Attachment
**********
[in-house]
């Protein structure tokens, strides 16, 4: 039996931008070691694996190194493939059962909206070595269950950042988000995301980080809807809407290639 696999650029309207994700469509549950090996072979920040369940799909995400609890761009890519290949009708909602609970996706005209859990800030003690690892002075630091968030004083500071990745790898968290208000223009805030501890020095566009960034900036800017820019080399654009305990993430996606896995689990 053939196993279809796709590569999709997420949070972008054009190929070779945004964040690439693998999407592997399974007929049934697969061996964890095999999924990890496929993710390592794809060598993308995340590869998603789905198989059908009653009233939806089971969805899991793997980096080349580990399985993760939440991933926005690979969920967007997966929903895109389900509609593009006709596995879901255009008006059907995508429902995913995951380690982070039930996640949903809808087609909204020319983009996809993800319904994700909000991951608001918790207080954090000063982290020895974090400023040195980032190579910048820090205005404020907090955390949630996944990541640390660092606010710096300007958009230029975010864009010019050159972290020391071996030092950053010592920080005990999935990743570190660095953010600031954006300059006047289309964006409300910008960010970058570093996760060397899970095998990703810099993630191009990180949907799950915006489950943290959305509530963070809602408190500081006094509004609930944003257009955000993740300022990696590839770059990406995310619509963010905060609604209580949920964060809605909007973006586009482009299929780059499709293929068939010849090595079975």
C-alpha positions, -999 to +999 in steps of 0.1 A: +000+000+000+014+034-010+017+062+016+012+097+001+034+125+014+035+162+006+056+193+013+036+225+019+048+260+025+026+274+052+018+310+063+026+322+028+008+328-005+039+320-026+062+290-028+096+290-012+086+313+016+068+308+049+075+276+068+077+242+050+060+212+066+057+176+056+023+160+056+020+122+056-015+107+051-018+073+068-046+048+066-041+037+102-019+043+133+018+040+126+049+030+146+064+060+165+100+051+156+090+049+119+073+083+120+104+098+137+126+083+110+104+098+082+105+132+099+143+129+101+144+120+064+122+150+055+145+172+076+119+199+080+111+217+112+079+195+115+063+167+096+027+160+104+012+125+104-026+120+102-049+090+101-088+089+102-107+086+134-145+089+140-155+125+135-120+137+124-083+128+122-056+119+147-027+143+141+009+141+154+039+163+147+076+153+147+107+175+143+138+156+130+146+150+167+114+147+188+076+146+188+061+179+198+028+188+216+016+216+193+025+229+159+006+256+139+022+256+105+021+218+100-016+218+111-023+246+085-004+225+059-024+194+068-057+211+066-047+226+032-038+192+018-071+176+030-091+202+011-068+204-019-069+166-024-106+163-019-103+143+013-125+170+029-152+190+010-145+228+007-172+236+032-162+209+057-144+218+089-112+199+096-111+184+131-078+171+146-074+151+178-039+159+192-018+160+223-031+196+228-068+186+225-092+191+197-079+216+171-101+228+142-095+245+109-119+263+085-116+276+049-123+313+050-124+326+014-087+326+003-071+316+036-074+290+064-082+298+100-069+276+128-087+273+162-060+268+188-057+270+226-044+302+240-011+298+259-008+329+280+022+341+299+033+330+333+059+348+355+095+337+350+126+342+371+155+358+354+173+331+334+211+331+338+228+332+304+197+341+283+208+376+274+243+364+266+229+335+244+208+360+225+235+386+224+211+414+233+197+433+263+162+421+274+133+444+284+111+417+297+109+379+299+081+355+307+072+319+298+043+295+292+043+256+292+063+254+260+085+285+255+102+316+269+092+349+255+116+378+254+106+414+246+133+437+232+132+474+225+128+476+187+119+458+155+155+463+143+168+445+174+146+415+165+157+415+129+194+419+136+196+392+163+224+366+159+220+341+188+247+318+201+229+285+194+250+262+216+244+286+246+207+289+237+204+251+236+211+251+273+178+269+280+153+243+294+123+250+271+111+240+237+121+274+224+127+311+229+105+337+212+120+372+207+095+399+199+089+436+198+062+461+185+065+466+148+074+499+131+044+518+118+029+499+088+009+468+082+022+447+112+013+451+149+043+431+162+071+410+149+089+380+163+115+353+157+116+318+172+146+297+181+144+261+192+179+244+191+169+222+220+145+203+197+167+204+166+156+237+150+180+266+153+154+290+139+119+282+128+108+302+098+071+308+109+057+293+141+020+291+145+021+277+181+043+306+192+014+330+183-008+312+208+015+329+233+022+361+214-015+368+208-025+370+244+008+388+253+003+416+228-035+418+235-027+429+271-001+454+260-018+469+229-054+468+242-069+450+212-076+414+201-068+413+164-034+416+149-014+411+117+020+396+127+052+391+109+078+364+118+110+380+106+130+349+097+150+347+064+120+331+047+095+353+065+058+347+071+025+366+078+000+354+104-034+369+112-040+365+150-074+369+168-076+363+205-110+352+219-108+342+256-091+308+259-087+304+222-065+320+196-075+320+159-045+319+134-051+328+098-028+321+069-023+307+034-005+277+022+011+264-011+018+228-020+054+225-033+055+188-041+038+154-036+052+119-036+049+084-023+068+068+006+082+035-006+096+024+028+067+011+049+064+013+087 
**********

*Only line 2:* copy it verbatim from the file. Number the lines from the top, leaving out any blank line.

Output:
């Protein structure tokens, strides 16, 4: 039996931008070691694996190194493939059962909206070595269950950042988000995301980080809807809407290639 696999650029309207994700469509549950090996072979920040369940799909995400609890761009890519290949009708909602609970996706005209859990800030003690690892002075630091968030004083500071990745790898968290208000223009805030501890020095566009960034900036800017820019080399654009305990993430996606896995689990 053939196993279809796709590569999709997420949070972008054009190929070779945004964040690439693998999407592997399974007929049934697969061996964890095999999924990890496929993710390592794809060598993308995340590869998603789905198989059908009653009233939806089971969805899991793997980096080349580990399985993760939440991933926005690979969920967007997966929903895109389900509609593009006709596995879901255009008006059907995508429902995913995951380690982070039930996640949903809808087609909204020319983009996809993800319904994700909000991951608001918790207080954090000063982290020895974090400023040195980032190579910048820090205005404020907090955390949630996944990541640390660092606010710096300007958009230029975010864009010019050159972290020391071996030092950053010592920080005990999935990743570190660095953010600031954006300059006047289309964006409300910008960010970058570093996760060397899970095998990703810099993630191009990180949907799950915006489950943290959305509530963070809602408190500081006094509004609930944003257009955000993740300022990696590839770059990406995310619509963010905060609604209580949920964060809605909007973006586009482009299929780059499709293929068939010849090595079975």